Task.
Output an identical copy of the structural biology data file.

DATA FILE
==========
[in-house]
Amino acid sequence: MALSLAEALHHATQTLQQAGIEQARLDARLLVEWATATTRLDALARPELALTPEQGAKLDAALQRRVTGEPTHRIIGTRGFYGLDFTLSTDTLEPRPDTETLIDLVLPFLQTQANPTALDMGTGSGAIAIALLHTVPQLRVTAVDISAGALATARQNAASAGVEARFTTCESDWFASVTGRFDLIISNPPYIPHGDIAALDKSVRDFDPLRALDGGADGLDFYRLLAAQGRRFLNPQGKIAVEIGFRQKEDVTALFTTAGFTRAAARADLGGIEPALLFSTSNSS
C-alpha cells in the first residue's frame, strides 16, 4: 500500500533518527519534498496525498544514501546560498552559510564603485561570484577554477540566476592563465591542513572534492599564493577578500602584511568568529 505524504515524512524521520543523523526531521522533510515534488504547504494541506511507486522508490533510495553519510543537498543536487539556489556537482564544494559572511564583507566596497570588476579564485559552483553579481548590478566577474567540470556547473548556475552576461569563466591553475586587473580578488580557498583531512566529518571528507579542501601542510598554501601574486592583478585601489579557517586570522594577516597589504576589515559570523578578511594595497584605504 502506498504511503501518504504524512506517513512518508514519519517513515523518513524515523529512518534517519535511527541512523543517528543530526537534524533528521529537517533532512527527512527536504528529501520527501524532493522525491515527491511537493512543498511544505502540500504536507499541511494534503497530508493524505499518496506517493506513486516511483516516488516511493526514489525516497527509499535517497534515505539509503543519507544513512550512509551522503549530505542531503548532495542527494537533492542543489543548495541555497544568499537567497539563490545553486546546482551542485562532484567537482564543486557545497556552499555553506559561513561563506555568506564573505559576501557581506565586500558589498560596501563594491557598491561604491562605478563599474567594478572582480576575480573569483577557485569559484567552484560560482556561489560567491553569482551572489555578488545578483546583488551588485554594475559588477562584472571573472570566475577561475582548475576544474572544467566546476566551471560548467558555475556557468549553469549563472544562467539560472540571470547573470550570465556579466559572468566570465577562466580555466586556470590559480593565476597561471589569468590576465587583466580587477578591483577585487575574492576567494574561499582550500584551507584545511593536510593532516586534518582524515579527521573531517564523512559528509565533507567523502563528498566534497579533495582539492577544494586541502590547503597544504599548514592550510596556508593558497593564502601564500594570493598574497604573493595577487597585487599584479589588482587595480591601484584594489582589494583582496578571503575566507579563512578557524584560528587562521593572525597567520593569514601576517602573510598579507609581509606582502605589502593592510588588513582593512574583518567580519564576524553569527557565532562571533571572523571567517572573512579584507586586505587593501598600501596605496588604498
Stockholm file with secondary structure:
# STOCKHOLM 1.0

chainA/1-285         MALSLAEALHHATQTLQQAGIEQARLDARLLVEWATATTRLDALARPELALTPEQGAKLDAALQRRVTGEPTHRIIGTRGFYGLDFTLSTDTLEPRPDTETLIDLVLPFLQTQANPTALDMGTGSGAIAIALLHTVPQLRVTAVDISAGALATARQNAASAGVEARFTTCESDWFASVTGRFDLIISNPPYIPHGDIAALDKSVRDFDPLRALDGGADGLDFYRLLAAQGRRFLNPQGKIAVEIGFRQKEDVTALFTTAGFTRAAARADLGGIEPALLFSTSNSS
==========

[in-house]
Amino acid sequence: MALSLAEALHHATQTLQQAGIEQARLDARLLVEWATATTRLDALARPELALTPEQGAKLDAALQRRVTGEPTHRIIGTRGFYGLDFTLSTDTLEPRPDTETLIDLVLPFLQTQANPTALDMGTGSGAIAIALLHTVPQLRVTAVDISAGALATARQNAASAGVEARFTTCESDWFASVTGRFDLIISNPPYIPHGDIAALDKSVRDFDPLRALDGGADGLDFYRLLAAQGRRFLNPQGKIAVEIGFRQKEDVTALFTTAGFTRAAARADLGGIEPALLFSTSNSS
C-alpha cells in the first residue's frame, strides 16, 4: 500500500533518527519534498496525498544514501546560498552559510564603485561570484577554477540566476592563465591542513572534492599564493577578500602584511568568529 505524504515524512524521520543523523526531521522533510515534488504547504494541506511507486522508490533510495553519510543537498543536487539556489556537482564544494559572511564583507566596497570588476579564485559552483553579481548590478566577474567540470556547473548556475552576461569563466591553475586587473580578488580557498583531512566529518571528507579542501601542510598554501601574486592583478585601489579557517586570522594577516597589504576589515559570523578578511594595497584605504 502506498504511503501518504504524512506517513512518508514519519517513515523518513524515523529512518534517519535511527541512523543517528543530526537534524533528521529537517533532512527527512527536504528529501520527501524532493522525491515527491511537493512543498511544505502540500504536507499541511494534503497530508493524505499518496506517493506513486516511483516516488516511493526514489525516497527509499535517497534515505539509503543519507544513512550512509551522503549530505542531503548532495542527494537533492542543489543548495541555497544568499537567497539563490545553486546546482551542485562532484567537482564543486557545497556552499555553506559561513561563506555568506564573505559576501557581506565586500558589498560596501563594491557598491561604491562605478563599474567594478572582480576575480573569483577557485569559484567552484560560482556561489560567491553569482551572489555578488545578483546583488551588485554594475559588477562584472571573472570566475577561475582548475576544474572544467566546476566551471560548467558555475556557468549553469549563472544562467539560472540571470547573470550570465556579466559572468566570465577562466580555466586556470590559480593565476597561471589569468590576465587583466580587477578591483577585487575574492576567494574561499582550500584551507584545511593536510593532516586534518582524515579527521573531517564523512559528509565533507567523502563528498566534497579533495582539492577544494586541502590547503597544504599548514592550510596556508593558497593564502601564500594570493598574497604573493595577487597585487599584479589588482587595480591601484584594489582589494583582496578571503575566507579563512578557524584560528587562521593572525597567520593569514601576517602573510598579507609581509606582502605589502593592510588588513582593512574583518567580519564576524553569527557565532562571533571572523571567517572573512579584507586586505587593501598600501596605496588604498
Stockholm file with secondary structure:
# STOCKHOLM 1.0

chainA/1-285         MALSLAEALHHATQTLQQAGIEQARLDARLLVEWATATTRLDALARPELALTPEQGAKLDAALQRRVTGEPTHRIIGTRGFYGLDFTLSTDTLEPRPDTETLIDLVLPFLQTQANPTALDMGTGSGAIAIALLHTVPQLRVTAVDISAGALATARQNAASAGVEARFTTCESDWFASVTGRFDLIISNPPYIPHGDIAALDKSVRDFDPLRALDGGADGLDFYRLLAAQGRRFLNPQGKIAVEIGFRQKEDVTALFTTAGFTRAAARADLGGIEPALLFSTSNSS